Q: Over the years we have learned that when we machine a profile into a piece of wood, that we also have to machine the reverse side. If we just do the one side (the face), then the pieces will often warp; when we do both sides, no warp. Two questions: First, is machining both sides really doing something? Second, if this machining is really doing something, can you explain what is happening?
A: The answer to your first question is, "Yes, machining both sides is an effective way to prevent warping when machining."
I will answer your second question, but I hope you will forgive me if I get too technical. The explanation is indeed quite complex; but if you understand what is happening, this understanding will be invaluable in developing a quality product.
When lumber first begins to dry, the outer fibers (we call this the shell) will dry first and begin to shrink. However, the wet core will resist this shrinkage. As a result, the shell cannot shrink as much as it wants to; the net effect is that the shell dries in an enlarged shape. As drying proceeds, the core will eventually begin to dry and shrink. As the core shrinks, it pulls on the shell, compressing it. This is the final stress pattern at the end of drying. So, now, when you machine the lumber, if you just take off the compressed shell on one side, this unbalances the stress pattern. The compression in the shell on the un-machined side can now cause the piece to immediately warp toward the machined side; that is, the shell on the un-machined side will expand back to the enlarged size. But now, if we machine the shell on the un-machined side (that is, machine both sides of the lumber), then the stresses in the remaining piece of lumber will again be balanced and the piece will be flat.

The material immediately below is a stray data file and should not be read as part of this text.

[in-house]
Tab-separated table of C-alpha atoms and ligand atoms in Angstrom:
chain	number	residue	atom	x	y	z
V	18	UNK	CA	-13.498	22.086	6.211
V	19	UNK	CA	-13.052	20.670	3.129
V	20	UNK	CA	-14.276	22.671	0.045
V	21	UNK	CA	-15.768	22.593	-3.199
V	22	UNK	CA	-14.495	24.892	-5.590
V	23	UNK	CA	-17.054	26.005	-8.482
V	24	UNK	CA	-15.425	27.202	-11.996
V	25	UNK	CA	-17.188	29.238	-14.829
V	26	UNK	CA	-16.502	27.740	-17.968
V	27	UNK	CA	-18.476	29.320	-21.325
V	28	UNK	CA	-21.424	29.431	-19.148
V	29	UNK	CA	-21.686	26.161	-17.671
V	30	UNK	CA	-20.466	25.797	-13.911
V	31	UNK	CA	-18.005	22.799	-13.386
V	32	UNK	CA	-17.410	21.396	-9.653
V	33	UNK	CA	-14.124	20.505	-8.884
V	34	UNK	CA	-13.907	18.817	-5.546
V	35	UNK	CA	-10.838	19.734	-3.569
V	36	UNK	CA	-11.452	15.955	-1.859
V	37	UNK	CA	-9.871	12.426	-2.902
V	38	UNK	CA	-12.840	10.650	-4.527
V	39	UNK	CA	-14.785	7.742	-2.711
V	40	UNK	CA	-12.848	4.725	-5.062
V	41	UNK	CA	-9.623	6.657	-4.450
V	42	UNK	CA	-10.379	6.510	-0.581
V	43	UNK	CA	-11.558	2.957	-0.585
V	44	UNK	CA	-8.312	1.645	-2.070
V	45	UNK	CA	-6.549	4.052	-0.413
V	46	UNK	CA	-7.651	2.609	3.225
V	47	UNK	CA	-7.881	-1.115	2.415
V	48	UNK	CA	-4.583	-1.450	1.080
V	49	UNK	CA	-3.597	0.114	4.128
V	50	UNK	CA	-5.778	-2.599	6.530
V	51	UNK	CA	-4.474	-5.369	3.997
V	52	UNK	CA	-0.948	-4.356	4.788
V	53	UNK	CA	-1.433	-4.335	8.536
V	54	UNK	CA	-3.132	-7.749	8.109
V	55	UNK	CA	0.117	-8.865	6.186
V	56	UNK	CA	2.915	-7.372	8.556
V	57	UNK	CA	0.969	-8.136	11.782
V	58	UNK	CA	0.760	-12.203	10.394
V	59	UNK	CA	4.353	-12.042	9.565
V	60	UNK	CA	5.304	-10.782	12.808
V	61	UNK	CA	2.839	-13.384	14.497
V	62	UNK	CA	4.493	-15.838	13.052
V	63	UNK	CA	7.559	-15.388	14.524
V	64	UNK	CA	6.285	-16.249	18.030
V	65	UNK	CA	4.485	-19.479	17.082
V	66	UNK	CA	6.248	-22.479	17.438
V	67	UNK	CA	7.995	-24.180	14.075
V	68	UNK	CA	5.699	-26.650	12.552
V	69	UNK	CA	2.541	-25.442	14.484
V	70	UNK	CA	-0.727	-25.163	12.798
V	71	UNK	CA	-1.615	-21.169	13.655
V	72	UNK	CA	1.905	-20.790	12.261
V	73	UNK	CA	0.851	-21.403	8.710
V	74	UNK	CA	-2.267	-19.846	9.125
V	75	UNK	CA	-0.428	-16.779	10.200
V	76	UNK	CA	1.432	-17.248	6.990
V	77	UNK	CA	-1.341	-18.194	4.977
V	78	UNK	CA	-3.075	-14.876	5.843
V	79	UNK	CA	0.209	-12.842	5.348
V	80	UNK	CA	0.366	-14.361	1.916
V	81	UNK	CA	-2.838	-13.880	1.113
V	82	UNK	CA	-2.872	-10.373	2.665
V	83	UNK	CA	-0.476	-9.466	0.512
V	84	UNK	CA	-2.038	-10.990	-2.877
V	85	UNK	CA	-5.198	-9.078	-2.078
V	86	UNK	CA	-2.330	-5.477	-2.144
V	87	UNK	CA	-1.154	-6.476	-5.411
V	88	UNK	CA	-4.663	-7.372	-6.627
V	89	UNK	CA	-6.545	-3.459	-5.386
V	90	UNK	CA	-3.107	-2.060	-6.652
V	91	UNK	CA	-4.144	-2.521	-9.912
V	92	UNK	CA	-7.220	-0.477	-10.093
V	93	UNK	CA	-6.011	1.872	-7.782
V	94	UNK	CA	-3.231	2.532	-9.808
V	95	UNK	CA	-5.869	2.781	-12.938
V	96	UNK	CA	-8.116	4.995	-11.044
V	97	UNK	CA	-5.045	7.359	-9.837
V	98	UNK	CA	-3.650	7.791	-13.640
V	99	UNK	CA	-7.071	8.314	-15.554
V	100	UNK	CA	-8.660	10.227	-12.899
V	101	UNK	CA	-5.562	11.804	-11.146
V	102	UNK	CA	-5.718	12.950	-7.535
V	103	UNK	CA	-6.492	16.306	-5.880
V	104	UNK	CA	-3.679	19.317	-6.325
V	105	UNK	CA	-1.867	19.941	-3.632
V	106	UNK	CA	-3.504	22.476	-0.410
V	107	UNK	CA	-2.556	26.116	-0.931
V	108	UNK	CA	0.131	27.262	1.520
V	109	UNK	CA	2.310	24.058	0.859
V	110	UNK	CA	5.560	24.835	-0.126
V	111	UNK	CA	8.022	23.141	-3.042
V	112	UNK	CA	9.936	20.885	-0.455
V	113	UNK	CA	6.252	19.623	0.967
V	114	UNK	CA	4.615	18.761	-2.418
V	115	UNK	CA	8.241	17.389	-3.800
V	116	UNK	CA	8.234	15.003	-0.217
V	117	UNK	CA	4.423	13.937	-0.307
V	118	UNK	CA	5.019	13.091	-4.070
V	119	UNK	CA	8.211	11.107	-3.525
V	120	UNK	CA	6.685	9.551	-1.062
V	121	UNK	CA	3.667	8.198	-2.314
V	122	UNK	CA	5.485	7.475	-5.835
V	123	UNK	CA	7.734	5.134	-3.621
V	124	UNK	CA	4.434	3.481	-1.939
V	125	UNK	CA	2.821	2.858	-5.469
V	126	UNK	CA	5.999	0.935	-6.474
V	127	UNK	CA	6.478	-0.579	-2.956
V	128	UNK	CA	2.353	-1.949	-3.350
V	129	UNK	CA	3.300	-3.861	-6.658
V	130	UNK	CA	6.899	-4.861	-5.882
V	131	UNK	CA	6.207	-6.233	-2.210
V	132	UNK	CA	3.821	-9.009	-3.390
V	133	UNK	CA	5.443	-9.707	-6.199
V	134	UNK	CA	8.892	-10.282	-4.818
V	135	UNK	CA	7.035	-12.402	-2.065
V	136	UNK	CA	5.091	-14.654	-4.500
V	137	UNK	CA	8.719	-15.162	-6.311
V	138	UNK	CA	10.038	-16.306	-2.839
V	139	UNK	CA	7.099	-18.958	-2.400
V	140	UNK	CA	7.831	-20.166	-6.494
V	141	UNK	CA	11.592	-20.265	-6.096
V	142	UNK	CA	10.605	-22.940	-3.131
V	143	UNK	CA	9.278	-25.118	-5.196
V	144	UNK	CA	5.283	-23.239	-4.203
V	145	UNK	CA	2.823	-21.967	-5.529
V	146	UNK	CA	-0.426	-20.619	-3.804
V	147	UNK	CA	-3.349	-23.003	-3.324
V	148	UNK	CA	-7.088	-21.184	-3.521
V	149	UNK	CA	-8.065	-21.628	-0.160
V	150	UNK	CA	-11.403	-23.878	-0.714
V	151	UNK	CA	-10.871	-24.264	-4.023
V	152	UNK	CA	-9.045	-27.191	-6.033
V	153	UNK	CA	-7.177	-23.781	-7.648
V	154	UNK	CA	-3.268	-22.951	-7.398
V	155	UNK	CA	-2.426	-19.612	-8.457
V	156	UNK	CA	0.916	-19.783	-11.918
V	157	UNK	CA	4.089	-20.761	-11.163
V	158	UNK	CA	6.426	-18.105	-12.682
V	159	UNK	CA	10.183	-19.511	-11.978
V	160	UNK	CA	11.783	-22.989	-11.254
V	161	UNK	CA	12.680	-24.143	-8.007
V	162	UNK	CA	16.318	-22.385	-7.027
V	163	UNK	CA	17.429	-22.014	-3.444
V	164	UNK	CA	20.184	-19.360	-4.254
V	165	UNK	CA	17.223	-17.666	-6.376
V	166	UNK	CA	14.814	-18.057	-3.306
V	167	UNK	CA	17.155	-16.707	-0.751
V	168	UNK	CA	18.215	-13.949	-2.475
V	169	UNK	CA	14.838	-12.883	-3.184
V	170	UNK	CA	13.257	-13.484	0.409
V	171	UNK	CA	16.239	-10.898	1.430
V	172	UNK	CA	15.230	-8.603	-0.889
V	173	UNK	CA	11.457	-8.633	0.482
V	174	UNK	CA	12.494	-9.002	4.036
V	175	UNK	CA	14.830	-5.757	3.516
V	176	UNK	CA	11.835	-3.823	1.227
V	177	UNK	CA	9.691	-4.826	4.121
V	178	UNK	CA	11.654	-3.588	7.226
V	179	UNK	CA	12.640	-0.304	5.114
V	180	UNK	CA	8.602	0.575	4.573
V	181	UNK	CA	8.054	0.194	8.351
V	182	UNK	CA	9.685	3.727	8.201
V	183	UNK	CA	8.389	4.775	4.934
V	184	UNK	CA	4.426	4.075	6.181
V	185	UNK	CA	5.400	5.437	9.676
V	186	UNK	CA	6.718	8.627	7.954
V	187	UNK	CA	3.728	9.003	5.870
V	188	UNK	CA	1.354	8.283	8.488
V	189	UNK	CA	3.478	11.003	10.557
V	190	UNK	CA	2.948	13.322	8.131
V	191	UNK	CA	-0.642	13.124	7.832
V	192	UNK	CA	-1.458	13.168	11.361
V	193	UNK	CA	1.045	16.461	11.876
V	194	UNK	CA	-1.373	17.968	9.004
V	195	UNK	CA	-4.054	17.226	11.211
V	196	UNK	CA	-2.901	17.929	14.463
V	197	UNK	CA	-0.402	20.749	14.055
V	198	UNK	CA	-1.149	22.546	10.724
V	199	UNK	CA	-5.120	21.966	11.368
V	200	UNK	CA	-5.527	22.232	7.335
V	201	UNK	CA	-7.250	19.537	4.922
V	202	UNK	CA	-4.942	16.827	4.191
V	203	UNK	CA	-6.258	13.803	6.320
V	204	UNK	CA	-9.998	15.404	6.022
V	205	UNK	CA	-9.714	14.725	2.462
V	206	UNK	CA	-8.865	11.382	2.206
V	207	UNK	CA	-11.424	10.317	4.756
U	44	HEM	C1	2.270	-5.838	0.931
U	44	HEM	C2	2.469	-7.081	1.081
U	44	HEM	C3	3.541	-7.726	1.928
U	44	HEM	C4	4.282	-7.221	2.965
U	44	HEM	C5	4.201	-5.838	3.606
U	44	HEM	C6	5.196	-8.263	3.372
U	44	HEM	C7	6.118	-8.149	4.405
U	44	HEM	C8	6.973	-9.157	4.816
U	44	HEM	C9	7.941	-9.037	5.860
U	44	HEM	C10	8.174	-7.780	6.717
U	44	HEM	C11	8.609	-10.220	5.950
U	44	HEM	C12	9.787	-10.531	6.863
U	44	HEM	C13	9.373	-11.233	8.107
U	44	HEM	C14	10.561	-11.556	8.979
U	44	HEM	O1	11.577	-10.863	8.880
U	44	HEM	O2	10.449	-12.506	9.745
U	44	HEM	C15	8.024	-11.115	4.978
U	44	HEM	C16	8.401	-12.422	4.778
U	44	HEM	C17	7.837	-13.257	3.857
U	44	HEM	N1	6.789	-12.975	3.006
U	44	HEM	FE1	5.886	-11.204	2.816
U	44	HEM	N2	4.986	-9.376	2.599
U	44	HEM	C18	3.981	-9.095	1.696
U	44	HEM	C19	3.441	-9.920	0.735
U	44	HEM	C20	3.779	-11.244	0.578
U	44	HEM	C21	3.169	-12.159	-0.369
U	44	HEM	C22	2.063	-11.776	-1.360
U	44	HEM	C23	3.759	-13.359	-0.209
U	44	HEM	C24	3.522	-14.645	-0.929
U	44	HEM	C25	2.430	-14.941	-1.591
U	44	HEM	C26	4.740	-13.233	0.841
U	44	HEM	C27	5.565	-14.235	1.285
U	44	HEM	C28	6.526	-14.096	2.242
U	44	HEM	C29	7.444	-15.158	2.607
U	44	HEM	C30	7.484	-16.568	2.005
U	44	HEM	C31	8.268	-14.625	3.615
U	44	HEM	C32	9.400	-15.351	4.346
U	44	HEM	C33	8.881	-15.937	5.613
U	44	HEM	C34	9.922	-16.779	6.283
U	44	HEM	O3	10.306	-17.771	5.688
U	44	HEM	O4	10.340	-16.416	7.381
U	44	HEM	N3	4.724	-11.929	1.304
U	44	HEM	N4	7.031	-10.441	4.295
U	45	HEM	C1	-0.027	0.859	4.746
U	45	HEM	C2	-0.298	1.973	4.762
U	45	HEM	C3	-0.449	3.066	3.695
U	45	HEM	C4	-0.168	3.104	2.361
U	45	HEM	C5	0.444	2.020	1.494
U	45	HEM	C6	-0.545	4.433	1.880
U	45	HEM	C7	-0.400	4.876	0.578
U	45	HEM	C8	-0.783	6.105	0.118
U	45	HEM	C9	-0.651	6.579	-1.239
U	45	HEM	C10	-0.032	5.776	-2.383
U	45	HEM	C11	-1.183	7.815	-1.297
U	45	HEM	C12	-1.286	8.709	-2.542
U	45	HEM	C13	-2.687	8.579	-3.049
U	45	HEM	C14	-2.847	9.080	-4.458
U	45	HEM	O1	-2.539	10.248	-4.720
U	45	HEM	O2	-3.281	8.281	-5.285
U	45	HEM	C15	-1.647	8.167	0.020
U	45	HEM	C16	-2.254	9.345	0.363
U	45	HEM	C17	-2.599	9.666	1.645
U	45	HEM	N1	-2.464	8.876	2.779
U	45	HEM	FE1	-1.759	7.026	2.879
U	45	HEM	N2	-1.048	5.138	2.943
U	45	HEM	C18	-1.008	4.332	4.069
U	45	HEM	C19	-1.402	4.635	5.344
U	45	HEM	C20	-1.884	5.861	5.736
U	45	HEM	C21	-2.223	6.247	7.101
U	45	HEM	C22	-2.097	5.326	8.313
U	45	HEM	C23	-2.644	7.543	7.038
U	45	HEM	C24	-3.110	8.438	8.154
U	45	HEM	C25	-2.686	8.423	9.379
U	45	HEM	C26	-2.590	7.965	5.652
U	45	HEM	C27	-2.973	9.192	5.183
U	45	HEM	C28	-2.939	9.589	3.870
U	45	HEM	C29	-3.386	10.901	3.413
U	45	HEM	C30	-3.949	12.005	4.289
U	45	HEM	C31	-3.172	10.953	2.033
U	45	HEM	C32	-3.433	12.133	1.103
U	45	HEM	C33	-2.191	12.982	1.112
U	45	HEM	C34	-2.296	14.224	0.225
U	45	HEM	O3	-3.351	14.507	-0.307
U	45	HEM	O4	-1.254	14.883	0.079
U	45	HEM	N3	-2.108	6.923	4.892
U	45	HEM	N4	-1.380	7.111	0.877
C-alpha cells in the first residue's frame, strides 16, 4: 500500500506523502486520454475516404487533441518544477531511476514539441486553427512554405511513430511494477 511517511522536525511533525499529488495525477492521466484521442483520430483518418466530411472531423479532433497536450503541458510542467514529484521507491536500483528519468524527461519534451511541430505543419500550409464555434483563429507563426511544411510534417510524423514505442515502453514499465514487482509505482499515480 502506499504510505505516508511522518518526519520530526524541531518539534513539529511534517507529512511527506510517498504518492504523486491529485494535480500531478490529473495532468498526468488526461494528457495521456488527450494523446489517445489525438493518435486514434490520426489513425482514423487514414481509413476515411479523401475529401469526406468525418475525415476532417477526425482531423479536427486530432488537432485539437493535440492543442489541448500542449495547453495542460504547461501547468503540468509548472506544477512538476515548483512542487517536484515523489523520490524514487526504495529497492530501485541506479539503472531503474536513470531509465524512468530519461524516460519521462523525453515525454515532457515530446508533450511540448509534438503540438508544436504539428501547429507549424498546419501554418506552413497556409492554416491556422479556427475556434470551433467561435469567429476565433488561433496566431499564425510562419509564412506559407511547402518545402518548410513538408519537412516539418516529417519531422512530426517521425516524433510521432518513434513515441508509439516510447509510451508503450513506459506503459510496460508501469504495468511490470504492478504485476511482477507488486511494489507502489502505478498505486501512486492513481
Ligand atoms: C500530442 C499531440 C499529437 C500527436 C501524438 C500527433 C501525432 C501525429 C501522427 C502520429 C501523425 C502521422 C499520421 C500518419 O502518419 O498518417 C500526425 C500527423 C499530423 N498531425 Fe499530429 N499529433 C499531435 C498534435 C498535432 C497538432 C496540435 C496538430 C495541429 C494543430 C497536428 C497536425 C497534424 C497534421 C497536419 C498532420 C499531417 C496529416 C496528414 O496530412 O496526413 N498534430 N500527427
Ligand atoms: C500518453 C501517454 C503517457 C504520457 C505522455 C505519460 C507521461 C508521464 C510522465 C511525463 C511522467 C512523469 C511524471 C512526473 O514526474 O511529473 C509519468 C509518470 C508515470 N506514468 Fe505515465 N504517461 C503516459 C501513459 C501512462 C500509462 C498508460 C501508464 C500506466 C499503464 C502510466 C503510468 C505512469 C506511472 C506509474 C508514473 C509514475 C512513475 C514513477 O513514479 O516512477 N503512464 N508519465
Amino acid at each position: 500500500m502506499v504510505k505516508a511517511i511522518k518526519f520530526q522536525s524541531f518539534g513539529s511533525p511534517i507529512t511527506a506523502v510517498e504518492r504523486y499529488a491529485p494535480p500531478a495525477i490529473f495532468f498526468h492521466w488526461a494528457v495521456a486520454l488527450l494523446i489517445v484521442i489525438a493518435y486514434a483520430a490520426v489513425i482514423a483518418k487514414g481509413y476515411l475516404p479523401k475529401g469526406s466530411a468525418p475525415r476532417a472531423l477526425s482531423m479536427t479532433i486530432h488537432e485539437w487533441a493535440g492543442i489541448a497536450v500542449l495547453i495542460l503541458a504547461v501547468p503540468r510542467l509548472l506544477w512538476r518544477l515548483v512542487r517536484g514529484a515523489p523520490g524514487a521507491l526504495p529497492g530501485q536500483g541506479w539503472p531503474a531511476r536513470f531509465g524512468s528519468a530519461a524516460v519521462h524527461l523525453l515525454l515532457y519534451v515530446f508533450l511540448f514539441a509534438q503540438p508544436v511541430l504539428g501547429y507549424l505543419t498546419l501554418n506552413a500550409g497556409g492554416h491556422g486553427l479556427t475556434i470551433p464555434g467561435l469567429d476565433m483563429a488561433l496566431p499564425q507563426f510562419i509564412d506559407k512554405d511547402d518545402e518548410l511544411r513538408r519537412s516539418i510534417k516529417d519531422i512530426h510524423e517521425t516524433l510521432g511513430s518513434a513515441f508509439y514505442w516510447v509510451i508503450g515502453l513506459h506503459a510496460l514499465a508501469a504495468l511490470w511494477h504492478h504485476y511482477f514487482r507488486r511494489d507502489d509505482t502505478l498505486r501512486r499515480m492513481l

The stresses in the shell before the lumber is machined are sometimes called tension set by the academic community. However, the more common name in the industry is casehardening. Casehardening can be removed in the dry kiln as part of the standard drying procedures. The removal of casehardening stress is called stress relief or conditioning. Most kiln operators are familiar with the process and it has been discussed in this column frequently. However, most operators are only familiar with transverse casehardening, which results in cup when machining. Lengthwise warp (bow or side bend) when machining is the result of longitudinal casehardening, which requires more care and attention when conditioning, and requires a different type of stress test to make sure that such stresses have been adequately removed. Send me a SASE for a copy of the specific instructions for kiln operators on conditioning.
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